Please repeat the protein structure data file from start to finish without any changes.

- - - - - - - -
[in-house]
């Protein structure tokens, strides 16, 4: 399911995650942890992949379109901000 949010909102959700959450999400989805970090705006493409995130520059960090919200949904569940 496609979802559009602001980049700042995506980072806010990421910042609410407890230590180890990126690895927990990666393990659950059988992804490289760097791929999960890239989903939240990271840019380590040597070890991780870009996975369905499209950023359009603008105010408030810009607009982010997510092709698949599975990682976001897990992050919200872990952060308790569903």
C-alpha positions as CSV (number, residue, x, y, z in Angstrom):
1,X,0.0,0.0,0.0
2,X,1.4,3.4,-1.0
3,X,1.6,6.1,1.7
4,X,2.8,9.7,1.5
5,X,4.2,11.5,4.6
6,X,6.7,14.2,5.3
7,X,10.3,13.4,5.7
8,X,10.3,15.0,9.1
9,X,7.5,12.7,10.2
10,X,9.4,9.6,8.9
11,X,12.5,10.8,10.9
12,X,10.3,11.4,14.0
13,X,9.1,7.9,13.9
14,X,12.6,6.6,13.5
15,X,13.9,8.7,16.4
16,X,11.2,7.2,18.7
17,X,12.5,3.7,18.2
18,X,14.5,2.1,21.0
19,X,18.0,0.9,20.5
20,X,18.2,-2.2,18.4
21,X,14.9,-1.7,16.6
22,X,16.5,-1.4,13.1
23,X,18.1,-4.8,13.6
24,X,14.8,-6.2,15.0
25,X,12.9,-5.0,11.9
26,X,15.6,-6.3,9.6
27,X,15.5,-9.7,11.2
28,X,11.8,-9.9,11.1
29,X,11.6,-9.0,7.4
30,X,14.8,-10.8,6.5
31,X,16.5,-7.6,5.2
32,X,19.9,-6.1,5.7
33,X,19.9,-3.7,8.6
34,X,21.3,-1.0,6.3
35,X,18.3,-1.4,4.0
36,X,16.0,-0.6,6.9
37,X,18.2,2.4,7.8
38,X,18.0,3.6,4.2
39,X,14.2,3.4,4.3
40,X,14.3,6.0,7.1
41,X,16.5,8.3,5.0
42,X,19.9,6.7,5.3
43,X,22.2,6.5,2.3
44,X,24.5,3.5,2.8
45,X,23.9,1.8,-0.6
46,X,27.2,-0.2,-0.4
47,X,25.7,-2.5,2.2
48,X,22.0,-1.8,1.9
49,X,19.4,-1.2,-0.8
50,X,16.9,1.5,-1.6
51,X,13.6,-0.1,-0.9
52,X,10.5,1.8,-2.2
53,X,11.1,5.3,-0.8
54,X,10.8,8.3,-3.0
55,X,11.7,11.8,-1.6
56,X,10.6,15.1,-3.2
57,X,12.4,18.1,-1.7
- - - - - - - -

[in-house]
């Protein structure tokens, strides 16, 4: 399911995650942890992949379109901000 949010909102959700959450999400989805970090705006493409995130520059960090919200949904569940 496609979802559009602001980049700042995506980072806010990421910042609410407890230590180890990126690895927990990666393990659950059988992804490289760097791929999960890239989903939240990271840019380590040597070890991780870009996975369905499209950023359009603008105010408030810009607009982010997510092709698949599975990682976001897990992050919200872990952060308790569903």
C-alpha positions as CSV (number, residue, x, y, z in Angstrom):
1,X,0.0,0.0,0.0
2,X,1.4,3.4,-1.0
3,X,1.6,6.1,1.7
4,X,2.8,9.7,1.5
5,X,4.2,11.5,4.6
6,X,6.7,14.2,5.3
7,X,10.3,13.4,5.7
8,X,10.3,15.0,9.1
9,X,7.5,12.7,10.2
10,X,9.4,9.6,8.9
11,X,12.5,10.8,10.9
12,X,10.3,11.4,14.0
13,X,9.1,7.9,13.9
14,X,12.6,6.6,13.5
15,X,13.9,8.7,16.4
16,X,11.2,7.2,18.7
17,X,12.5,3.7,18.2
18,X,14.5,2.1,21.0
19,X,18.0,0.9,20.5
20,X,18.2,-2.2,18.4
21,X,14.9,-1.7,16.6
22,X,16.5,-1.4,13.1
23,X,18.1,-4.8,13.6
24,X,14.8,-6.2,15.0
25,X,12.9,-5.0,11.9
26,X,15.6,-6.3,9.6
27,X,15.5,-9.7,11.2
28,X,11.8,-9.9,11.1
29,X,11.6,-9.0,7.4
30,X,14.8,-10.8,6.5
31,X,16.5,-7.6,5.2
32,X,19.9,-6.1,5.7
33,X,19.9,-3.7,8.6
34,X,21.3,-1.0,6.3
35,X,18.3,-1.4,4.0
36,X,16.0,-0.6,6.9
37,X,18.2,2.4,7.8
38,X,18.0,3.6,4.2
39,X,14.2,3.4,4.3
40,X,14.3,6.0,7.1
41,X,16.5,8.3,5.0
42,X,19.9,6.7,5.3
43,X,22.2,6.5,2.3
44,X,24.5,3.5,2.8
45,X,23.9,1.8,-0.6
46,X,27.2,-0.2,-0.4
47,X,25.7,-2.5,2.2
48,X,22.0,-1.8,1.9
49,X,19.4,-1.2,-0.8
50,X,16.9,1.5,-1.6
51,X,13.6,-0.1,-0.9
52,X,10.5,1.8,-2.2
53,X,11.1,5.3,-0.8
54,X,10.8,8.3,-3.0
55,X,11.7,11.8,-1.6
56,X,10.6,15.1,-3.2
57,X,12.4,18.1,-1.7